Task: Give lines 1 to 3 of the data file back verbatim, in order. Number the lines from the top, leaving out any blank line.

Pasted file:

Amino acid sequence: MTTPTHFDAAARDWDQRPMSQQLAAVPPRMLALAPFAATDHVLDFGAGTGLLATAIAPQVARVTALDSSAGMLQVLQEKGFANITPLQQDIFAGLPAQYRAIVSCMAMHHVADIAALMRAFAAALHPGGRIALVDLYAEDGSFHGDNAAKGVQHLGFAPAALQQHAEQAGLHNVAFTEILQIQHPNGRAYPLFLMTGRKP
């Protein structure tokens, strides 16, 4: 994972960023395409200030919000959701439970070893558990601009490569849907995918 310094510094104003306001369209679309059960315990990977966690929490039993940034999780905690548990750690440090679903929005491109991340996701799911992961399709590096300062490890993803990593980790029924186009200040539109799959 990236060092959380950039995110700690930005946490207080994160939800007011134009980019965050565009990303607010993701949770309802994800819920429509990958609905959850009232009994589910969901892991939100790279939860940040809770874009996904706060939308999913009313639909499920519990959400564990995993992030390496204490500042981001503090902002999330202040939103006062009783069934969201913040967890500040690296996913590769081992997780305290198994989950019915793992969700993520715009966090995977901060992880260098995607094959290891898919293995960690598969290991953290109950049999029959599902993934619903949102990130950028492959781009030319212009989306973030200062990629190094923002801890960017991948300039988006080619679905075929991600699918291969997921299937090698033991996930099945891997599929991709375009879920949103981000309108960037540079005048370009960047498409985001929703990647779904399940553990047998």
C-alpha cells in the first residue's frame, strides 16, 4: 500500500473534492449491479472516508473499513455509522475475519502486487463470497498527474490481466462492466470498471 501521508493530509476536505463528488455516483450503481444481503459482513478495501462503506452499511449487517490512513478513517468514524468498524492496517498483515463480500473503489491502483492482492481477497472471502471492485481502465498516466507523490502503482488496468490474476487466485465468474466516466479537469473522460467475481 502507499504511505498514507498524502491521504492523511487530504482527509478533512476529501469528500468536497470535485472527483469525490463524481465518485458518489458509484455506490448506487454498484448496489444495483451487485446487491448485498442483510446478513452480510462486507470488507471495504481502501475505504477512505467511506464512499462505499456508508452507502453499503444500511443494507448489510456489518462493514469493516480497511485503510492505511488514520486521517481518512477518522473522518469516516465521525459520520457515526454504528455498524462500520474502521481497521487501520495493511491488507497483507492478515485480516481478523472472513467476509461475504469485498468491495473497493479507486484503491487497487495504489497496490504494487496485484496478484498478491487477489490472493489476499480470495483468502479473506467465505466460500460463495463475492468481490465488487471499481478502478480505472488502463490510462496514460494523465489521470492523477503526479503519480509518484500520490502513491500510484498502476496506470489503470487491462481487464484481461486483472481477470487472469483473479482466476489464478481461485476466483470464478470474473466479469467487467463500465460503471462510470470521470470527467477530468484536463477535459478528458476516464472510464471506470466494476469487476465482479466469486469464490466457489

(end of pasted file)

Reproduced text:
Amino acid sequence: MTTPTHFDAAARDWDQRPMSQQLAAVPPRMLALAPFAATDHVLDFGAGTGLLATAIAPQVARVTALDSSAGMLQVLQEKGFANITPLQQDIFAGLPAQYRAIVSCMAMHHVADIAALMRAFAAALHPGGRIALVDLYAEDGSFHGDNAAKGVQHLGFAPAALQQHAEQAGLHNVAFTEILQIQHPNGRAYPLFLMTGRKP
């Protein structure tokens, strides 16, 4: 994972960023395409200030919000959701439970070893558990601009490569849907995918 310094510094104003306001369209679309059960315990990977966690929490039993940034999780905690548990750690440090679903929005491109991340996701799911992961399709590096300062490890993803990593980790029924186009200040539109799959 990236060092959380950039995110700690930005946490207080994160939800007011134009980019965050565009990303607010993701949770309802994800819920429509990958609905959850009232009994589910969901892991939100790279939860940040809770874009996904706060939308999913009313639909499920519990959400564990995993992030390496204490500042981001503090902002999330202040939103006062009783069934969201913040967890500040690296996913590769081992997780305290198994989950019915793992969700993520715009966090995977901060992880260098995607094959290891898919293995960690598969290991953290109950049999029959599902993934619903949102990130950028492959781009030319212009989306973030200062990629190094923002801890960017991948300039988006080619679905075929991600699918291969997921299937090698033991996930099945891997599929991709375009879920949103981000309108960037540079005048370009960047498409985001929703990647779904399940553990047998």
C-alpha cells in the first residue's frame, strides 16, 4: 500500500473534492449491479472516508473499513455509522475475519502486487463470497498527474490481466462492466470498471 501521508493530509476536505463528488455516483450503481444481503459482513478495501462503506452499511449487517490512513478513517468514524468498524492496517498483515463480500473503489491502483492482492481477497472471502471492485481502465498516466507523490502503482488496468490474476487466485465468474466516466479537469473522460467475481 502507499504511505498514507498524502491521504492523511487530504482527509478533512476529501469528500468536497470535485472527483469525490463524481465518485458518489458509484455506490448506487454498484448496489444495483451487485446487491448485498442483510446478513452480510462486507470488507471495504481502501475505504477512505467511506464512499462505499456508508452507502453499503444500511443494507448489510456489518462493514469493516480497511485503510492505511488514520486521517481518512477518522473522518469516516465521525459520520457515526454504528455498524462500520474502521481497521487501520495493511491488507497483507492478515485480516481478523472472513467476509461475504469485498468491495473497493479507486484503491487497487495504489497496490504494487496485484496478484498478491487477489490472493489476499480470495483468502479473506467465505466460500460463495463475492468481490465488487471499481478502478480505472488502463490510462496514460494523465489521470492523477503526479503519480509518484500520490502513491500510484498502476496506470489503470487491462481487464484481461486483472481477470487472469483473479482466476489464478481461485476466483470464478470474473466479469467487467463500465460503471462510470470521470470527467477530468484536463477535459478528458476516464472510464471506470466494476469487476465482479466469486469464490466457489